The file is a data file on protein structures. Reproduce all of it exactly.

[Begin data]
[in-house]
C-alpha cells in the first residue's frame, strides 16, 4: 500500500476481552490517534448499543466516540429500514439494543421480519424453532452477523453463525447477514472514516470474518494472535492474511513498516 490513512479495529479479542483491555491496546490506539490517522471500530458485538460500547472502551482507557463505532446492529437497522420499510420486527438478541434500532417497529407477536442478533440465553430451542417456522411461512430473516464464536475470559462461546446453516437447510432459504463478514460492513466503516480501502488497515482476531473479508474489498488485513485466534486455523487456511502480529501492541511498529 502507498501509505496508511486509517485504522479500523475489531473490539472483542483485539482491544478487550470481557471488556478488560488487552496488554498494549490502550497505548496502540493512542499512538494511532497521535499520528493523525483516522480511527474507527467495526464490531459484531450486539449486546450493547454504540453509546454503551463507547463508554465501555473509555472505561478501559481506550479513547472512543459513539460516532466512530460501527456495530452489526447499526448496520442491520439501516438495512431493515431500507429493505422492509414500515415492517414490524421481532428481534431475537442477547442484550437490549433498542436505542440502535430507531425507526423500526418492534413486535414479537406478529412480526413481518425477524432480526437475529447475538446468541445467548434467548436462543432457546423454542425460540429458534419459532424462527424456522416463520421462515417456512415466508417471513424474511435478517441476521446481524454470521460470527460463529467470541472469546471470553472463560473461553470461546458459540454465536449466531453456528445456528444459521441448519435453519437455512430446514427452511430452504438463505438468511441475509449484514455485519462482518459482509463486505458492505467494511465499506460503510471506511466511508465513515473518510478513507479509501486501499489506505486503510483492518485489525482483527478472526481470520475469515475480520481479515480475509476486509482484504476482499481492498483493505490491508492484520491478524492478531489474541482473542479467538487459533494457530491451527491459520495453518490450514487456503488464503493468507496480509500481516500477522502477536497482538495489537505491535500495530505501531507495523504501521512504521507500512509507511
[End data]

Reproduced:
[in-house]
C-alpha cells in the first residue's frame, strides 16, 4: 500500500476481552490517534448499543466516540429500514439494543421480519424453532452477523453463525447477514472514516470474518494472535492474511513498516 490513512479495529479479542483491555491496546490506539490517522471500530458485538460500547472502551482507557463505532446492529437497522420499510420486527438478541434500532417497529407477536442478533440465553430451542417456522411461512430473516464464536475470559462461546446453516437447510432459504463478514460492513466503516480501502488497515482476531473479508474489498488485513485466534486455523487456511502480529501492541511498529 502507498501509505496508511486509517485504522479500523475489531473490539472483542483485539482491544478487550470481557471488556478488560488487552496488554498494549490502550497505548496502540493512542499512538494511532497521535499520528493523525483516522480511527474507527467495526464490531459484531450486539449486546450493547454504540453509546454503551463507547463508554465501555473509555472505561478501559481506550479513547472512543459513539460516532466512530460501527456495530452489526447499526448496520442491520439501516438495512431493515431500507429493505422492509414500515415492517414490524421481532428481534431475537442477547442484550437490549433498542436505542440502535430507531425507526423500526418492534413486535414479537406478529412480526413481518425477524432480526437475529447475538446468541445467548434467548436462543432457546423454542425460540429458534419459532424462527424456522416463520421462515417456512415466508417471513424474511435478517441476521446481524454470521460470527460463529467470541472469546471470553472463560473461553470461546458459540454465536449466531453456528445456528444459521441448519435453519437455512430446514427452511430452504438463505438468511441475509449484514455485519462482518459482509463486505458492505467494511465499506460503510471506511466511508465513515473518510478513507479509501486501499489506505486503510483492518485489525482483527478472526481470520475469515475480520481479515480475509476486509482484504476482499481492498483493505490491508492484520491478524492478531489474541482473542479467538487459533494457530491451527491459520495453518490450514487456503488464503493468507496480509500481516500477522502477536497482538495489537505491535500495530505501531507495523504501521512504521507500512509507511